# Getting the outliers of both dates and values

This is working now, but it looks very inelegant. I'm sure there is a nicer way of doing this.

# Get the outliers of both the dates and values
maxDate   = []
minDate   = []
maxVal    = []
minVal    = []
for k, v of series
for d, i in v
series[k][i][1] = nearZero if d[1] is 0
series[k] = v = _.filter  v,    (d) -> not _.isNull d[1]
maxDate.push  _.max       v,    (d) -> d[0]
minDate.push  _.min       v,    (d) -> d[0]
maxVal .push  _.max       v,    (d) -> d[1]
minVal .push  _.min       v,    (d) -> d[1]
maxDate   = _.max _.map maxDate,  (d) -> d[0]
minDate   = _.min _.map minDate,  (d) -> d[0]
maxVal    = _.max _.map maxVal,   (d) -> d[1]
minVal    = _.min _.map minVal,   (d) -> d[1]

• It would be good for people to test if you could add example values for series and nearZero. – tokland Jul 4 '13 at 21:01

Some notes:

• I know many programmers like it, but this kind of perfectly aligned code looks pretty weird to me. Maybe my problem is that it's usually a sign that there is a repeated pattern that could be abstracted but has been prettified instead.

• maxDate = []. Using imperative programming in JS/CS is very common, indeed, but I'd definitely take a functional approach when doing maths or logic (not that I know of any coding that does not deal with maths or logic ;-)).

• (d) -> d[0]: Note that you can de-structure arrays: ([x, y]) -> x.

• _.map maxDate, (d) -> d[0]. In my opinion list-comprehensions are more declarative than maps that use lambdas: (d[0] for d in maxDate).

• Don't reuse variables: Those 4 accumulators hold two completely different structures in the course of the computation, that's not a good practice. Not even in imperative programming.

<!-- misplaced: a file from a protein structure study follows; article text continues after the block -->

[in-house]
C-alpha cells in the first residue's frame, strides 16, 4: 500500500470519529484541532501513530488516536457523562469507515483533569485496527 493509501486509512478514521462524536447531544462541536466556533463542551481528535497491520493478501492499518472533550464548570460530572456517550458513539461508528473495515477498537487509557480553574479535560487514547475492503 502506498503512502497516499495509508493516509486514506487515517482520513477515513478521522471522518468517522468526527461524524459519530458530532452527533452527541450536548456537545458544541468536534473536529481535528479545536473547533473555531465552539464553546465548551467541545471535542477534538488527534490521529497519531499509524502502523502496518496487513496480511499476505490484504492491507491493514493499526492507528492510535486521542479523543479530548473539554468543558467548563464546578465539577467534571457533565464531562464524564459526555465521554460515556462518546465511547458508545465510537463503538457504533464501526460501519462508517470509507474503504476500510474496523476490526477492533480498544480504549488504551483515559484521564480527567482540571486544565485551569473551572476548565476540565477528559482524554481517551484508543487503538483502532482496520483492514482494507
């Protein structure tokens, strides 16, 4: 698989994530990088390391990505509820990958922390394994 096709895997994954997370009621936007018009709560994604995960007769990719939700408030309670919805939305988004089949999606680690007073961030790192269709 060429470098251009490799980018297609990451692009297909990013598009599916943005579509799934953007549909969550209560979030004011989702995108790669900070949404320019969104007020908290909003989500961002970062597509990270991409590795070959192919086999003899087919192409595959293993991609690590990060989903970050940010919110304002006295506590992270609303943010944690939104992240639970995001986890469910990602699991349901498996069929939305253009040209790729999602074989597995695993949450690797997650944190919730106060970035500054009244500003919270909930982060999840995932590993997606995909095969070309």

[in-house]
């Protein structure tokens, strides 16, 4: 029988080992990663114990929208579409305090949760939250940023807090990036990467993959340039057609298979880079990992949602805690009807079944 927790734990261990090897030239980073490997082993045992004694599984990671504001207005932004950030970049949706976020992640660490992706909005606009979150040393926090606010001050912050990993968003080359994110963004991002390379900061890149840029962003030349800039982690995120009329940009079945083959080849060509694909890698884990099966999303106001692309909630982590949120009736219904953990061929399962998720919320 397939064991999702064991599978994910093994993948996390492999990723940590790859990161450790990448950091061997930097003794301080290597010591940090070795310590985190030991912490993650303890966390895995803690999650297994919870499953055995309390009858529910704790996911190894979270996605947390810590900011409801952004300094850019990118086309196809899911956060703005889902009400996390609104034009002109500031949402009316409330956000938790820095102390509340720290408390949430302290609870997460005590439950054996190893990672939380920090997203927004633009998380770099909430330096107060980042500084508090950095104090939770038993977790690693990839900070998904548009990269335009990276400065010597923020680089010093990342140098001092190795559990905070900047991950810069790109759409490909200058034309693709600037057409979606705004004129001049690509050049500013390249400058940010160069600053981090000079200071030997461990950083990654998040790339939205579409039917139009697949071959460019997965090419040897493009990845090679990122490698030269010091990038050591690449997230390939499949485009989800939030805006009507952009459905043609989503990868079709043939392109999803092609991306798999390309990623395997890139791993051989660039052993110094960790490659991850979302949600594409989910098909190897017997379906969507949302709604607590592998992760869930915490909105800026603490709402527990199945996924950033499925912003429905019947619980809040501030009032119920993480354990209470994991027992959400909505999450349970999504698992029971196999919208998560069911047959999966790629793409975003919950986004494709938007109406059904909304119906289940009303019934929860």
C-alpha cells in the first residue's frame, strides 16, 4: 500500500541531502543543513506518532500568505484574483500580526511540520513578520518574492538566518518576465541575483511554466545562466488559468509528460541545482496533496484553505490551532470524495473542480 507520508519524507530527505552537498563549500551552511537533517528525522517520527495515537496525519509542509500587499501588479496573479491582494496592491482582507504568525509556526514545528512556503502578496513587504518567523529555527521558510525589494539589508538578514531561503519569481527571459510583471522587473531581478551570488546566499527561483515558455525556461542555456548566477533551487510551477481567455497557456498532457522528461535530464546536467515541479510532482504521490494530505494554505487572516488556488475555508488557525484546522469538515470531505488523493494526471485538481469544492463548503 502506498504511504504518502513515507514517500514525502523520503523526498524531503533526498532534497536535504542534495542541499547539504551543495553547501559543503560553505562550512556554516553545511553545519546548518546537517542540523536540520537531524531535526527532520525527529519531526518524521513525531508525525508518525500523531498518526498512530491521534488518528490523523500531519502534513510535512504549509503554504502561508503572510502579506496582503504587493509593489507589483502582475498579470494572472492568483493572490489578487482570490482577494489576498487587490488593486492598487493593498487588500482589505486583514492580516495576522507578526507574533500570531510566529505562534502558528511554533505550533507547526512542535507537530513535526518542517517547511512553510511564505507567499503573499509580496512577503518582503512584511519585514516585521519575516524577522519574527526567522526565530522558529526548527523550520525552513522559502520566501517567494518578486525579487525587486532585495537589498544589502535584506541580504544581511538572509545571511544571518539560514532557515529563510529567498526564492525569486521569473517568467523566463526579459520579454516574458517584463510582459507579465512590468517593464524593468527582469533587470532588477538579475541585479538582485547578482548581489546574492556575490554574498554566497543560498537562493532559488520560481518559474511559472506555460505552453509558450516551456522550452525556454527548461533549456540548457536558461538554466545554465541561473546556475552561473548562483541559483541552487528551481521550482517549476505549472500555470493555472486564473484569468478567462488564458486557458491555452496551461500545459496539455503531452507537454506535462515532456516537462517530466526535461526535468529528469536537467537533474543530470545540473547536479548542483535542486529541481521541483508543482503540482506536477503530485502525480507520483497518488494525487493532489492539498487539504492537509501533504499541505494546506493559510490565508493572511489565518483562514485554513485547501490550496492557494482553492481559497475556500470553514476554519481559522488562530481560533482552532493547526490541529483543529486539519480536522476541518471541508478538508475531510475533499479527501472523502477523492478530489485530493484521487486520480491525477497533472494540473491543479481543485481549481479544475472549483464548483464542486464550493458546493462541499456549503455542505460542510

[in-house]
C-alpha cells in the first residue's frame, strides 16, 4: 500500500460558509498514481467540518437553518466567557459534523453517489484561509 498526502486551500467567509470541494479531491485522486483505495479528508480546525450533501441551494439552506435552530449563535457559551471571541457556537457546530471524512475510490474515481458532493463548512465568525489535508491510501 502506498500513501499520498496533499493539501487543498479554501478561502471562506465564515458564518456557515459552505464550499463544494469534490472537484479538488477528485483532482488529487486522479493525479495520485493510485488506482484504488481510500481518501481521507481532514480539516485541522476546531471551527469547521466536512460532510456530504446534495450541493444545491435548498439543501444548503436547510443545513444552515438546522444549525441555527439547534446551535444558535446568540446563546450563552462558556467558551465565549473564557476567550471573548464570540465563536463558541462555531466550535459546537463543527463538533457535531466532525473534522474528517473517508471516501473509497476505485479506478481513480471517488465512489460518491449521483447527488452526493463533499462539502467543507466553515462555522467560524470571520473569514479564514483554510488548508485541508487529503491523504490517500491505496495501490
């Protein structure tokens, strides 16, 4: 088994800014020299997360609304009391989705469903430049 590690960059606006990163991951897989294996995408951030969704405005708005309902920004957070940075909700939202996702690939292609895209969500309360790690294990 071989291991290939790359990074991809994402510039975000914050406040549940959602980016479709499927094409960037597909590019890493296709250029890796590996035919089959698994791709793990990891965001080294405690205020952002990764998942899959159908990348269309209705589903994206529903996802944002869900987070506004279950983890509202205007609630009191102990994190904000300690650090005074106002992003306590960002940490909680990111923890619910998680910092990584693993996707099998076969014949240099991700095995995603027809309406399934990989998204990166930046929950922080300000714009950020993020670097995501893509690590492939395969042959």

As I said, I'd write it in functional style, inmutable variables all the way through. It's a pity that CS has no real list-comprehensions and the results of nested loops must be flattened, but we'll have to live with it (_.flatten(xs, true) comes in handy as a one-level flattener). It would look something like this (you say you really need the modified series, so I'll use mash from my mixin):

nested_date_value_pairs =
for key, pairs of series
for [date, val] in pairs when val isnt null
[date, if val is 0 then nearZero else val]
modified_series = _.mash(_.zip(_.keys(series), nested_date_value_pairs))
dates_values = _.zip(_.flatten(nested_date_value_pairs, true)...)
[[minDate, maxDate], [minVal, maxVal]] = ([_.min(xs), _.max(xs)] for xs in dates_values)

• The only problem I have with this is that series does not get altered in your version. Its an unfortunately needed side-effect. – Fresheyeball Jul 8 '13 at 16:31
• @Fresheyeball: In-place updated aren't compulsory, you can always create a new object. Is a bit harder? yes, but the algorithm is saner. Updated. – tokland Jul 8 '13 at 19:24
• Thank you @tokland. Your coffee knowledge is formidably idomatic! – Fresheyeball Jul 8 '13 at 22:17

For the max/min part of the problem, a solution using list comprehensions might be:

foo1 = (fn, i) ->
# apply fn to i'th term of nested pairs
fn((fn(x[i] for x in v) for k, v of series))

[maxDate, minDate, maxVal, minVal] =
[foo1(_.max, 0), foo1(_.min, 0), foo1(_.max, 1), foo1(_.min, 1)]


or without underscore

foo2 = (fn, i) ->
fn((fn((x[i] for x in v)...) for k, v of series)...)
console.log (foo2(fn, i) for fn in [Math.max, Math.min] for i in [0,1])


Another with chaining:

wseries = _(series)
foo4 = (i)->
wseries.map((v)->_.map(v,i)).flatten().value()

[[maxDate, minDate], [maxVal, minVal]] =
(fn(foo4(i)) for fn in [_.max, _.min] for i in [0,1])


These were tested with:

series = {
1: [[0, .5],[4, -.1]],
2: [[1, .4]],
3: [[2, .2],[0, 0],[3, .7]]
}
nearZero = 0.1


producing

[ [ 4, 0 ], [ 0.7, -0.1 ] ]


for the initial filtering task, this appeals to my sense of aesthetics:

bar = (x)->
[x[0], (if x[1] is 0 then nearZero else x[1])]
for k, v of series
v = (bar(x) for x in v when x[1]!=null)
series[k] = v


though with large dimensions, and sparse changes I can imagine being more selective about changing v.